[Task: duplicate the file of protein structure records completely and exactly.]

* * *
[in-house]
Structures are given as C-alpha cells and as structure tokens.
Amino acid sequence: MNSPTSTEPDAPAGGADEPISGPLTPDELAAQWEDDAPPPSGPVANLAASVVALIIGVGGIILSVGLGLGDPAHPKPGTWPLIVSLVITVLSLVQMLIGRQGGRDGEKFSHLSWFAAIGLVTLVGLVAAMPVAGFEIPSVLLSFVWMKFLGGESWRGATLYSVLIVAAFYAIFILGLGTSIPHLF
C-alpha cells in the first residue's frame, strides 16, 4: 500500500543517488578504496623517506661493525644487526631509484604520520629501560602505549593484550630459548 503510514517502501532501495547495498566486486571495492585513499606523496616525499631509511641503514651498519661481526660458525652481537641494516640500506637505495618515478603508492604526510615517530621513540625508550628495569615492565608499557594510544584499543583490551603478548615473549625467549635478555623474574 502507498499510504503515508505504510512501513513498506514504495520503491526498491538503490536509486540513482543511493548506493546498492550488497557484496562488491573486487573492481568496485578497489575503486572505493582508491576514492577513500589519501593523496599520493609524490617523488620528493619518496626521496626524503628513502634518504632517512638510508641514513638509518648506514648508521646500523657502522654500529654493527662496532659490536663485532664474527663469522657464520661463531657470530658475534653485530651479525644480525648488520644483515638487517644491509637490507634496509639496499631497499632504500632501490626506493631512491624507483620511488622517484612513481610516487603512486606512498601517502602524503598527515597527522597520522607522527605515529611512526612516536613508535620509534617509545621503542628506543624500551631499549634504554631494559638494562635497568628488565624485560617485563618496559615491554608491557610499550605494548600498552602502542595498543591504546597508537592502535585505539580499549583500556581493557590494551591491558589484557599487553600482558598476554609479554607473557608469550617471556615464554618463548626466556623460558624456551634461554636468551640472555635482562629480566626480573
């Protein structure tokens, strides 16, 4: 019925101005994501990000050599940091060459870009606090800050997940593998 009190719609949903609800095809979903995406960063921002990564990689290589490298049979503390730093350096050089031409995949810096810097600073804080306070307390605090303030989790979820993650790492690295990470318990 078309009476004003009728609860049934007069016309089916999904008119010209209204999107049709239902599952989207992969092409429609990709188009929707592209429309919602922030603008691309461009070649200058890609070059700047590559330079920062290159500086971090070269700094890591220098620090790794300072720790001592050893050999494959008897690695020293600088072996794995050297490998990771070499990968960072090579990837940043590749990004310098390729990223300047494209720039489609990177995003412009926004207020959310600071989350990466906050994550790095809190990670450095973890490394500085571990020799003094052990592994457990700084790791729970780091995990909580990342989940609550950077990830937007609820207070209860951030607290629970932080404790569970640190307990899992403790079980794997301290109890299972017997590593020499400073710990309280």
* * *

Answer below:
[in-house]
Structures are given as C-alpha cells and as structure tokens.
Amino acid sequence: MNSPTSTEPDAPAGGADEPISGPLTPDELAAQWEDDAPPPSGPVANLAASVVALIIGVGGIILSVGLGLGDPAHPKPGTWPLIVSLVITVLSLVQMLIGRQGGRDGEKFSHLSWFAAIGLVTLVGLVAAMPVAGFEIPSVLLSFVWMKFLGGESWRGATLYSVLIVAAFYAIFILGLGTSIPHLF
C-alpha cells in the first residue's frame, strides 16, 4: 500500500543517488578504496623517506661493525644487526631509484604520520629501560602505549593484550630459548 503510514517502501532501495547495498566486486571495492585513499606523496616525499631509511641503514651498519661481526660458525652481537641494516640500506637505495618515478603508492604526510615517530621513540625508550628495569615492565608499557594510544584499543583490551603478548615473549625467549635478555623474574 502507498499510504503515508505504510512501513513498506514504495520503491526498491538503490536509486540513482543511493548506493546498492550488497557484496562488491573486487573492481568496485578497489575503486572505493582508491576514492577513500589519501593523496599520493609524490617523488620528493619518496626521496626524503628513502634518504632517512638510508641514513638509518648506514648508521646500523657502522654500529654493527662496532659490536663485532664474527663469522657464520661463531657470530658475534653485530651479525644480525648488520644483515638487517644491509637490507634496509639496499631497499632504500632501490626506493631512491624507483620511488622517484612513481610516487603512486606512498601517502602524503598527515597527522597520522607522527605515529611512526612516536613508535620509534617509545621503542628506543624500551631499549634504554631494559638494562635497568628488565624485560617485563618496559615491554608491557610499550605494548600498552602502542595498543591504546597508537592502535585505539580499549583500556581493557590494551591491558589484557599487553600482558598476554609479554607473557608469550617471556615464554618463548626466556623460558624456551634461554636468551640472555635482562629480566626480573
């Protein structure tokens, strides 16, 4: 019925101005994501990000050599940091060459870009606090800050997940593998 009190719609949903609800095809979903995406960063921002990564990689290589490298049979503390730093350096050089031409995949810096810097600073804080306070307390605090303030989790979820993650790492690295990470318990 078309009476004003009728609860049934007069016309089916999904008119010209209204999107049709239902599952989207992969092409429609990709188009929707592209429309919602922030603008691309461009070649200058890609070059700047590559330079920062290159500086971090070269700094890591220098620090790794300072720790001592050893050999494959008897690695020293600088072996794995050297490998990771070499990968960072090579990837940043590749990004310098390729990223300047494209720039489609990177995003412009926004207020959310600071989350990466906050994550790095809190990670450095973890490394500085571990020799003094052990592994457990700084790791729970780091995990909580990342989940609550950077990830937007609820207070209860951030607290629970932080404790569970640190307990899992403790079980794997301290109890299972017997590593020499400073710990309280």